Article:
China: The best of UNESCO
Here’s our guide to some of the best China has to offer, including where to stay and how to include them in your trip.
From brilliantly preserved ancient towns that date back to Imperial China, to soaring temples that rise from the cities, there are an incredible 48 cultural and natural UNESCO World Heritage sites in China that even include panda sanctuaries and wild rivers.
Summer Palace, an Imperial Garden in Beijing
One of China’s greatest symbols, Beijing’s Summer Palace was built in 1750 and remains a masterpiece of Chinese landscape design. We believe it merits a full day exploring if you have time, with numerous intricate halls and pavilions that lead into the Imperial Garden. The Summer Palace was actually vandalised by Anglo-French troops during the second Opium war but it since has had no expense spared in resorting it into what is now an incredible marvel. Take a look at our The Summer Palace and Imperial Garden guided experience for more information.
Sichuan Giant Panda Sanctuaries
Home to more than 30% of the world’s pandas, Sichauan’s Giant Panda Sanctuaries cover seven nature reserves and nine scenic parks. These are the most important sites for captive breeding and are essential for this highly endangered species to survive. Head a few hours out of Chengdu to one of the panda sanctuaries, and get close to one of these incredible creatures. We recommend Bisheng Gorge Panda Sanctuary for something truly natural and authentic.
Old Town of Lijiang (1997)
The old town of Lijang is one of China’s best preserved historic landscapes with a network of cobbled streets, canals, wells and pools that were built to provide water for drinking, washing clothes and washing food. The town is brimming with charm and sits beneath the snowy peaks of Jade Dragon Snow Mountain and represents a sophisticated fusion of architectural styles. UNESCO argue that it offers an ‘urban landscape of outstanding quality’ and we don’t disagree. It’s one of our favourite destinations in China and we have carefully crafted a guided experience, Old Town of Lijang, to get the most out of it.
The Temple of Heaven
One of Asia’s most unique and ancient complexes, the Temple of Heaven symbolises the relationship between earth and heaven and is in fact an altar. It’s a phenomenal medieval site that dates back to the 15th century. Due to its popularity it can get crowded, so we definitely recommend seeing it with one of our expert guides, as walking around aimlessly doesn’t do it justice. Take a look at our guided experience, The Temple of Heaven, for more information.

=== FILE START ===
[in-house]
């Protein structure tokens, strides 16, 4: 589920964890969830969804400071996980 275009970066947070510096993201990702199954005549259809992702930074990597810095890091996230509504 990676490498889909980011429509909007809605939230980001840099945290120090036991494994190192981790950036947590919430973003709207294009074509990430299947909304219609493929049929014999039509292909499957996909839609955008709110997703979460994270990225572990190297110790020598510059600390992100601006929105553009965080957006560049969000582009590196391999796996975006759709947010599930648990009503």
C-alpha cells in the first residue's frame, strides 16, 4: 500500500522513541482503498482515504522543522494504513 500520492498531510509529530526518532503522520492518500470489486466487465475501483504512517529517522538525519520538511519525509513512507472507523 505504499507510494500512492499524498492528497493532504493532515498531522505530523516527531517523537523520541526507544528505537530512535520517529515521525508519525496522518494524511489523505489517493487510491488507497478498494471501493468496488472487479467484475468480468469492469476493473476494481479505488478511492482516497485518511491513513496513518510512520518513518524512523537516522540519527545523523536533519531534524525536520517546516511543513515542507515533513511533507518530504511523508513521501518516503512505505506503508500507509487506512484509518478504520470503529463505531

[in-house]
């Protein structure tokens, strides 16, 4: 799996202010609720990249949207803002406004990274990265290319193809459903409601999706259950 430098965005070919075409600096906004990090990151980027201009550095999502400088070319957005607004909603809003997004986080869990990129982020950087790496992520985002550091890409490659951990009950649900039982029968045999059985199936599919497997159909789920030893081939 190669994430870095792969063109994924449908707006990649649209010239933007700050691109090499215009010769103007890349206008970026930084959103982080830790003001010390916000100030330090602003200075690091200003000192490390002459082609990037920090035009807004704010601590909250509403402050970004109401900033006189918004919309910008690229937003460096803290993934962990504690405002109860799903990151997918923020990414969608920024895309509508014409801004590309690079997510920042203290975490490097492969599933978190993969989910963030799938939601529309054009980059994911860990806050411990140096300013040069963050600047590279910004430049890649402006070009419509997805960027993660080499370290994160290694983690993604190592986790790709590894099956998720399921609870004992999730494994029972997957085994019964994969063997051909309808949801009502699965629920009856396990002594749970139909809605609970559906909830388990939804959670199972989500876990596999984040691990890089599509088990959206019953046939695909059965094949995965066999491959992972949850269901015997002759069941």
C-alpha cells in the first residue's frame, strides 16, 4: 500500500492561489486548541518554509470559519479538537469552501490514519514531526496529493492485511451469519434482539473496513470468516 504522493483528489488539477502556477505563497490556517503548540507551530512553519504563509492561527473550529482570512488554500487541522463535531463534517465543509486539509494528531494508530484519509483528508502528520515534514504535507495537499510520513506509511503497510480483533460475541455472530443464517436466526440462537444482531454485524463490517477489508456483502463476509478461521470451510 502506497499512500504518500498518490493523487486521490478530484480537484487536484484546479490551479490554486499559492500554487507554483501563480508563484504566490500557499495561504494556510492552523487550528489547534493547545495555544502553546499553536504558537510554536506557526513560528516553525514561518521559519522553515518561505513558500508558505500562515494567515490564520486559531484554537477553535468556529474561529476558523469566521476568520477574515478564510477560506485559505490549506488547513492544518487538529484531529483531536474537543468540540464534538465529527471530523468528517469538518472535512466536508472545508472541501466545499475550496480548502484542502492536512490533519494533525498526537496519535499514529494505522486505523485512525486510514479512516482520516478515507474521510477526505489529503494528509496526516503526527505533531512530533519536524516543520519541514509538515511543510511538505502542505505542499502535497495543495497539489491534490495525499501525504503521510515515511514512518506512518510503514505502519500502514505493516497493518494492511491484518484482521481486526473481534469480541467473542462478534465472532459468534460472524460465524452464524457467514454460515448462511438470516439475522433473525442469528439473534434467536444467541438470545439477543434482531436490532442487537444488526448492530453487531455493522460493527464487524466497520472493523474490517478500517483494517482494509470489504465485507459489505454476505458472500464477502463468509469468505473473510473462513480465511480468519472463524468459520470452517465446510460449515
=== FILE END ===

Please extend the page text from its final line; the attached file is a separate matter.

Ancient City of Ping Yao
The beguiling ancient city of Ping Yao is an exceptionally well preserved and utterly charming walled town that dates back to the 14th century. Designated a UNESCO World Heritage site in 1997, Ping Yao has escaped distasteful modern development found in some other parts of China. It offers the most wonderful display of architectural styles that changed through Imperial China over the course of five centuries. We particularly love the ancient walls, streets, lanes, shops, temples, dwellings and the imposing buildings that were once used for banking. We’ve designed a guided tour with an expert, Pingyao’s Ancient City Walls, so that you get the most out of it.
The Great Wall
Known as the ‘Long Wall of Ten Thousand Li’ in China and ‘The Great Wall of China’ to English speakers, this UNESCO World Heritage Site is one of China’s most iconic, attracting thousands of visitors each year. The wall was built continuously from the 3rd century BC to the 17th century AD as a great military defence project of successive Chinese empires. It stretches from Shanhaiguan by the yellow sea to Jiayugan Fortunately some of the best preserved parts are within a day trip from Beijing. We highly recommend our walk along the Great Wall to get the most from it.
West Lake Cultural Landscape of Hangzhou
Inspiring poets, artists and scholars since the 9th century, The West Lake and its dreamy surrounding hills were designated a UNESCO Work Heritage site in 2011 due its unparalleled scenic beauty but also the profound influence the area has had on garden design in China, Japan and Korea over several centuries. The area is peppered with temples, pagodas, pavilions, ornamental trees and gardens.
The Mausoleum of the First Qin Emperor
Undiscovered until 1974, the Mausoleum of the First Qin Emperor is the burial site of the first unifier of China; he is buried surrounded by the famous terracotta warriors. This is one of the greatest archaeological finds of our time and not to be missed. Nearby you’ll also find the terracotta warriors of the Han dynasty that are a little smaller in size.